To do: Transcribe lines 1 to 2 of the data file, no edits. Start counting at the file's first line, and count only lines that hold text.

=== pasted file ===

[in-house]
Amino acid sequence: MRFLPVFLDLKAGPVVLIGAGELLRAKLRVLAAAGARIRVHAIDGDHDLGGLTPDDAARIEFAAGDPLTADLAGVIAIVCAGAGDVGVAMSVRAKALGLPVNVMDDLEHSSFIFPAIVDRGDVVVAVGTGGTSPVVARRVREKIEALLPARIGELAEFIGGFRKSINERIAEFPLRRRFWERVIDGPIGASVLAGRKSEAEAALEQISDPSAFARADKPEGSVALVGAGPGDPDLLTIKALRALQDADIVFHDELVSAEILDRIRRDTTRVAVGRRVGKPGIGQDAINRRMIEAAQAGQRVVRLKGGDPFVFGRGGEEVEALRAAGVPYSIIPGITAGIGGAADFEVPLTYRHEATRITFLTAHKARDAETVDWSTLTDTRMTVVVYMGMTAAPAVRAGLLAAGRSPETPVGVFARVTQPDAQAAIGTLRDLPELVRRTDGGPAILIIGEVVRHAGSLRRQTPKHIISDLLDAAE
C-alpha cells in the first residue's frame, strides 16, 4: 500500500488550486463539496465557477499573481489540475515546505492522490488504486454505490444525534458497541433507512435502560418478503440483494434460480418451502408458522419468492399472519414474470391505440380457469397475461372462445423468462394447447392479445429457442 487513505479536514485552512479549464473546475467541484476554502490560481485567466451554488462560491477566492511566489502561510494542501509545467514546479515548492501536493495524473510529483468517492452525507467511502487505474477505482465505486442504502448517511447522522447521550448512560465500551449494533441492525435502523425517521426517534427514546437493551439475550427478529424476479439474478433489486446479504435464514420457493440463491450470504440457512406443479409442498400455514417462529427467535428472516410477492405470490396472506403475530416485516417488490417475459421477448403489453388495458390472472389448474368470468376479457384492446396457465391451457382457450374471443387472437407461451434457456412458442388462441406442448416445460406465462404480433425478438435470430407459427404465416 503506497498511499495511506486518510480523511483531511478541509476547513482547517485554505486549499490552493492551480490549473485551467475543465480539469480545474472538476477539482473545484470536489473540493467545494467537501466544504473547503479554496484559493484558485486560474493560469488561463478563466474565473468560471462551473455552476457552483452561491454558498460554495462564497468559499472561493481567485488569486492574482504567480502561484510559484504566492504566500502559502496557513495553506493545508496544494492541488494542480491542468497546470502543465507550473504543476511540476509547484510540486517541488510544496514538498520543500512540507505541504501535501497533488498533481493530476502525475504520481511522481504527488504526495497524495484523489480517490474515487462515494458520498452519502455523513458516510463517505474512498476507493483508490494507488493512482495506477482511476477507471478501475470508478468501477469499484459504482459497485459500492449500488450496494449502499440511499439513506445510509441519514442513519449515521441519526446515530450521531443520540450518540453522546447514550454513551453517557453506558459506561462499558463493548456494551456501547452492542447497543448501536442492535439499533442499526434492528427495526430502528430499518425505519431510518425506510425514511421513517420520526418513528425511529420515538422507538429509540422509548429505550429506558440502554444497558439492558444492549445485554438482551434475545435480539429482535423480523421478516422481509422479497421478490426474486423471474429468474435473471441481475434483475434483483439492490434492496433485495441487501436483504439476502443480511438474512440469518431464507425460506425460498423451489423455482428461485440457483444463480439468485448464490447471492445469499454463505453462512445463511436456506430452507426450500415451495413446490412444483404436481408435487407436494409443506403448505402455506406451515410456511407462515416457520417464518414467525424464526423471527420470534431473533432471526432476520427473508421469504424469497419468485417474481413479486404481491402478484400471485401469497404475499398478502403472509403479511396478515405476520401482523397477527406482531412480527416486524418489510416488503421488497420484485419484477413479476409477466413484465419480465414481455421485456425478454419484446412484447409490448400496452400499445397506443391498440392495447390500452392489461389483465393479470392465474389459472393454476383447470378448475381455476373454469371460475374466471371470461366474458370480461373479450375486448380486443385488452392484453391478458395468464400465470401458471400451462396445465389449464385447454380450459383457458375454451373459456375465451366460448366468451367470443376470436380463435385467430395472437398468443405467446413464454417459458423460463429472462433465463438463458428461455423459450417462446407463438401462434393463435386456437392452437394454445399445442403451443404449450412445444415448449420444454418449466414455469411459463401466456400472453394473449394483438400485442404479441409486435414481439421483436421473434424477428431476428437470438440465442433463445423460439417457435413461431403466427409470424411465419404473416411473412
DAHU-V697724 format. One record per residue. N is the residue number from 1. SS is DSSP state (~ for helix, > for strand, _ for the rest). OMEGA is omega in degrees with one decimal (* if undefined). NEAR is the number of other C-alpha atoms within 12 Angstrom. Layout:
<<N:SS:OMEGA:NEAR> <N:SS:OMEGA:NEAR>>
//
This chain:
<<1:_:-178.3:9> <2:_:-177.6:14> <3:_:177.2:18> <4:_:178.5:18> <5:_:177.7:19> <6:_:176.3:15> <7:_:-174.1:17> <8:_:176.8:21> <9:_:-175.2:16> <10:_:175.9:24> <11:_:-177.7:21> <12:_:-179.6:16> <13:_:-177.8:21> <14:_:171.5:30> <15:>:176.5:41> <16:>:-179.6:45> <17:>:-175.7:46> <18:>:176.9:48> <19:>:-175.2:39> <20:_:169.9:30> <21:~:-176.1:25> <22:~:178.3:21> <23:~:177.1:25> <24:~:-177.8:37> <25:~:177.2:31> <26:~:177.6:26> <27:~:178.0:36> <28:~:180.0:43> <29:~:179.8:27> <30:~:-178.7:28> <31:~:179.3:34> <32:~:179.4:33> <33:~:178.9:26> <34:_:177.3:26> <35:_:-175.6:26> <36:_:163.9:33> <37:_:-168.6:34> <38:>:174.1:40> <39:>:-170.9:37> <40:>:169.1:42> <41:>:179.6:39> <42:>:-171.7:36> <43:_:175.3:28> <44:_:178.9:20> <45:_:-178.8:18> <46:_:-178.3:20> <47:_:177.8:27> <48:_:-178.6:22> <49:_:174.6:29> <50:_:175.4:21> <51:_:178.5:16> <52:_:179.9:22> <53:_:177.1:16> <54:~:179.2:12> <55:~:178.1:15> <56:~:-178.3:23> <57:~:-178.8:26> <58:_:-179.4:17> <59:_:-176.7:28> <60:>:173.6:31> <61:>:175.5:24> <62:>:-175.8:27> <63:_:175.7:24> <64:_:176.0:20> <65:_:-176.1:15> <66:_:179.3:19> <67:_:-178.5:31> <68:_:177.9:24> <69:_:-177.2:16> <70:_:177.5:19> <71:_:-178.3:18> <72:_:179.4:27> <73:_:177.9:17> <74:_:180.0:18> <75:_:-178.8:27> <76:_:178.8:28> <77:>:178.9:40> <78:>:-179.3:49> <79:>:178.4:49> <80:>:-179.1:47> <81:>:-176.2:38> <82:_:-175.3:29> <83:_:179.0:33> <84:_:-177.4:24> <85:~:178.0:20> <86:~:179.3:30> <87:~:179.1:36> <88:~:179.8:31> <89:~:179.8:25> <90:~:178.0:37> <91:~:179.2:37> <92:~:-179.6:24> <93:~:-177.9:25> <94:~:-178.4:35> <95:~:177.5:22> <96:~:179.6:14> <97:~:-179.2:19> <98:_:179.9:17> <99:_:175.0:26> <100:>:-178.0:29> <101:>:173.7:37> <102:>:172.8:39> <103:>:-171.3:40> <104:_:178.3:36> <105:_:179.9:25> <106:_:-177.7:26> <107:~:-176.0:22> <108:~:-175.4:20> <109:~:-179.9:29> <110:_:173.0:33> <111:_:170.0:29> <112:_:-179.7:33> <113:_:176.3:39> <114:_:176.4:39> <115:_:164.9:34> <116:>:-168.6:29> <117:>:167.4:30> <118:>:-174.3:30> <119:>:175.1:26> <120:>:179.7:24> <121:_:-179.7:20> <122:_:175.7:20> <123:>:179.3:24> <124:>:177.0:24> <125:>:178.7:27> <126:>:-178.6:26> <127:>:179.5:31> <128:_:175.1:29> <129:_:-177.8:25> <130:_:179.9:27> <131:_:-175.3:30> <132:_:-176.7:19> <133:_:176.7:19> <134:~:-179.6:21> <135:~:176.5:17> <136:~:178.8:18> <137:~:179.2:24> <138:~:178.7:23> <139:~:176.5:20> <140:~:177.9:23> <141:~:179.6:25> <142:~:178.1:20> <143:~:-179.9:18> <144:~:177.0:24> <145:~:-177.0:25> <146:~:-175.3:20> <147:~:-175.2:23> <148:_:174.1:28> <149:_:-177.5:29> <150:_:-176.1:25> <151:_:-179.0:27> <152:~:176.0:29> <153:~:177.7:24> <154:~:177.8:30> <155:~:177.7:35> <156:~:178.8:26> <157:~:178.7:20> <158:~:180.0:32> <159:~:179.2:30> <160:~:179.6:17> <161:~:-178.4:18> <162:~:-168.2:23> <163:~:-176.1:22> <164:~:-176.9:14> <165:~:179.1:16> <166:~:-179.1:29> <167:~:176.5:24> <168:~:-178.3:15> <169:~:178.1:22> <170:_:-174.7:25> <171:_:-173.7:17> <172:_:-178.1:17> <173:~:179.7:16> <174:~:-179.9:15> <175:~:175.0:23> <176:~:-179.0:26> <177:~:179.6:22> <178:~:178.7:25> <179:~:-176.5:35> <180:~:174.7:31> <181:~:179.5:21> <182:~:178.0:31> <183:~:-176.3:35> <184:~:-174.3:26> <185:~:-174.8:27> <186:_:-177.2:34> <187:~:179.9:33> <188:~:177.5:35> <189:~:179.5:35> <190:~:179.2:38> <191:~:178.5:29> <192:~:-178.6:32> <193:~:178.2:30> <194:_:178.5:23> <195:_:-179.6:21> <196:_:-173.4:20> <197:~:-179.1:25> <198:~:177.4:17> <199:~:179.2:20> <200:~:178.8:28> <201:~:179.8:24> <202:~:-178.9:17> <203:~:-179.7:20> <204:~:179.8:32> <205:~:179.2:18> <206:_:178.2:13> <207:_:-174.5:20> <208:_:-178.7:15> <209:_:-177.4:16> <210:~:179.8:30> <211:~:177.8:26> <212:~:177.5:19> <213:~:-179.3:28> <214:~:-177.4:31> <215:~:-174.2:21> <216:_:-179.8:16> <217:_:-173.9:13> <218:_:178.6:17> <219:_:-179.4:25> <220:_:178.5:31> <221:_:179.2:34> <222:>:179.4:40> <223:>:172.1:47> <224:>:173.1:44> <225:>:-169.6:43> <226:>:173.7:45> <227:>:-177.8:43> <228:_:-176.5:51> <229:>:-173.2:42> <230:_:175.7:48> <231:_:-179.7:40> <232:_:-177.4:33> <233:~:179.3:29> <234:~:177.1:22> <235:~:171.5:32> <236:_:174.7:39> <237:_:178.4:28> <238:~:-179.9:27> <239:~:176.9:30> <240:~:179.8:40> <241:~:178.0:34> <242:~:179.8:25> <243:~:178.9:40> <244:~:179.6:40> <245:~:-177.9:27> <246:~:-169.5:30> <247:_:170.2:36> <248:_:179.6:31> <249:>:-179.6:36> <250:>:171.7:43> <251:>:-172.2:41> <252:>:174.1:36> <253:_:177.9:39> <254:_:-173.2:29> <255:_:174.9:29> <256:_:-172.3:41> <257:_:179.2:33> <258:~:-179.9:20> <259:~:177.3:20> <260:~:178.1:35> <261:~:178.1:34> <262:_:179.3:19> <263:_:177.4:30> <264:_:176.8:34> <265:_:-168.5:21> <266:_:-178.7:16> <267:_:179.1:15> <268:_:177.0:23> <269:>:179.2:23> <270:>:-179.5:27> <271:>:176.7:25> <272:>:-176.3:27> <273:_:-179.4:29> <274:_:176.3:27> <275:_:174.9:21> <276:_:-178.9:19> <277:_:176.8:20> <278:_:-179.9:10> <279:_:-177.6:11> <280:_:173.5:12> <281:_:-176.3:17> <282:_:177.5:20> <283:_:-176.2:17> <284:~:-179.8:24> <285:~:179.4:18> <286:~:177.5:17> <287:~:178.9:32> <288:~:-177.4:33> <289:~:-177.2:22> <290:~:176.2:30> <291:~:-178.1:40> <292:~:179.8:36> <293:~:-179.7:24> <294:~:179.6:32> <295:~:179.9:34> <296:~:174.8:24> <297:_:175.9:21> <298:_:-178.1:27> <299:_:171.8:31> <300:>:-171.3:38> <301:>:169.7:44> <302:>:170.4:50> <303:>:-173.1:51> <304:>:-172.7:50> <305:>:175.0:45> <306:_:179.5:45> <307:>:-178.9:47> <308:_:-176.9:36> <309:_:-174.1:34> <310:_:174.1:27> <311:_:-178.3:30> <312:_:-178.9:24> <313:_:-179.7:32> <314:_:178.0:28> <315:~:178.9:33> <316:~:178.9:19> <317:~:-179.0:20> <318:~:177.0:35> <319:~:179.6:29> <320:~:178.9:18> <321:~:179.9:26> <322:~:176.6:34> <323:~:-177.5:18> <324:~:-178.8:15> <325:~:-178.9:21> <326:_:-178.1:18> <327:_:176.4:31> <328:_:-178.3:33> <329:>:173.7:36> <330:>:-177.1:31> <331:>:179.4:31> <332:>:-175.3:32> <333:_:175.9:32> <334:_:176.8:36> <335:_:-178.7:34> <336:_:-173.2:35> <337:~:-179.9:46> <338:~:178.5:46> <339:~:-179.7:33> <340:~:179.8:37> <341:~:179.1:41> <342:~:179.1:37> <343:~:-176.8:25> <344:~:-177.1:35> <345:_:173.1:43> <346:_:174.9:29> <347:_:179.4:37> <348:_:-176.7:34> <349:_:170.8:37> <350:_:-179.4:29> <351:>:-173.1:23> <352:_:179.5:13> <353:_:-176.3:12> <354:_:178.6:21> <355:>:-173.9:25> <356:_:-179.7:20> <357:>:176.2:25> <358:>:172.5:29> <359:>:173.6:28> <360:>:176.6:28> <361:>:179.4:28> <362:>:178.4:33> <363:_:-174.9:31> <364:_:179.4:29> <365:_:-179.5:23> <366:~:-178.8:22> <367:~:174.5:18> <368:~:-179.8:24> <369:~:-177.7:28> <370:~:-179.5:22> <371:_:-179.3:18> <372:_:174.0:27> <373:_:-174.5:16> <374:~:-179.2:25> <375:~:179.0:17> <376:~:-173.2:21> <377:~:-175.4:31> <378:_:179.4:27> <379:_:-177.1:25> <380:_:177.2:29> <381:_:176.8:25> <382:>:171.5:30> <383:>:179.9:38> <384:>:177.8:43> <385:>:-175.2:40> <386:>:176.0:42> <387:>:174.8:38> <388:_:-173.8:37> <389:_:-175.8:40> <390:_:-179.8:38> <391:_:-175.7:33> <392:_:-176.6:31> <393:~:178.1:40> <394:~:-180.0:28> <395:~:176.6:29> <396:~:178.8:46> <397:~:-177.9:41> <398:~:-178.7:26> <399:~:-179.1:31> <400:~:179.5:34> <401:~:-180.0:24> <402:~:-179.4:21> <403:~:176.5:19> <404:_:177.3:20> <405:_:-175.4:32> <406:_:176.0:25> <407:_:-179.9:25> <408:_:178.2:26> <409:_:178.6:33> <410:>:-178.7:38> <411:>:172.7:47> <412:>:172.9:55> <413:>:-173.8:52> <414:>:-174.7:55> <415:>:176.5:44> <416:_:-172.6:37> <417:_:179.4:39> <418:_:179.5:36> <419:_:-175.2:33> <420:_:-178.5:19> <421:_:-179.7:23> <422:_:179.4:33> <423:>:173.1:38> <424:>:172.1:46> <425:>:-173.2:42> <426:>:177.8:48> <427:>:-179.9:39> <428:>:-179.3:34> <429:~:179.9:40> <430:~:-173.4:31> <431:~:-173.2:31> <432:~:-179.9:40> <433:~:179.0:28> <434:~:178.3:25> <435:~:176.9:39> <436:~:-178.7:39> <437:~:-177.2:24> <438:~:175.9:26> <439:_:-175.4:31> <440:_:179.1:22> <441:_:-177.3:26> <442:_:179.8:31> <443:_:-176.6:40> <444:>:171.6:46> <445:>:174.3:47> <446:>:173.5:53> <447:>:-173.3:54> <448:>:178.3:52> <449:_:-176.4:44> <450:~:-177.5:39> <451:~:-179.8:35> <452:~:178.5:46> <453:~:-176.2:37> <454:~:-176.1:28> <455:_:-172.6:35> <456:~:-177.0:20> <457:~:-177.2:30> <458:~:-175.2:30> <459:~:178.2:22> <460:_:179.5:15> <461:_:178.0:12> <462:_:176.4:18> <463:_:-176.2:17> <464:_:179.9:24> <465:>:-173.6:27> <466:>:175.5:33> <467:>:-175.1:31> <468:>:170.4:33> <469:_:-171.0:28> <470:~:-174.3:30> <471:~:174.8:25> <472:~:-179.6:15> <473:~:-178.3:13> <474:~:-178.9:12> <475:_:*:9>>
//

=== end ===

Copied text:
[in-house]
Amino acid sequence: MRFLPVFLDLKAGPVVLIGAGELLRAKLRVLAAAGARIRVHAIDGDHDLGGLTPDDAARIEFAAGDPLTADLAGVIAIVCAGAGDVGVAMSVRAKALGLPVNVMDDLEHSSFIFPAIVDRGDVVVAVGTGGTSPVVARRVREKIEALLPARIGELAEFIGGFRKSINERIAEFPLRRRFWERVIDGPIGASVLAGRKSEAEAALEQISDPSAFARADKPEGSVALVGAGPGDPDLLTIKALRALQDADIVFHDELVSAEILDRIRRDTTRVAVGRRVGKPGIGQDAINRRMIEAAQAGQRVVRLKGGDPFVFGRGGEEVEALRAAGVPYSIIPGITAGIGGAADFEVPLTYRHEATRITFLTAHKARDAETVDWSTLTDTRMTVVVYMGMTAAPAVRAGLLAAGRSPETPVGVFARVTQPDAQAAIGTLRDLPELVRRTDGGPAILIIGEVVRHAGSLRRQTPKHIISDLLDAAE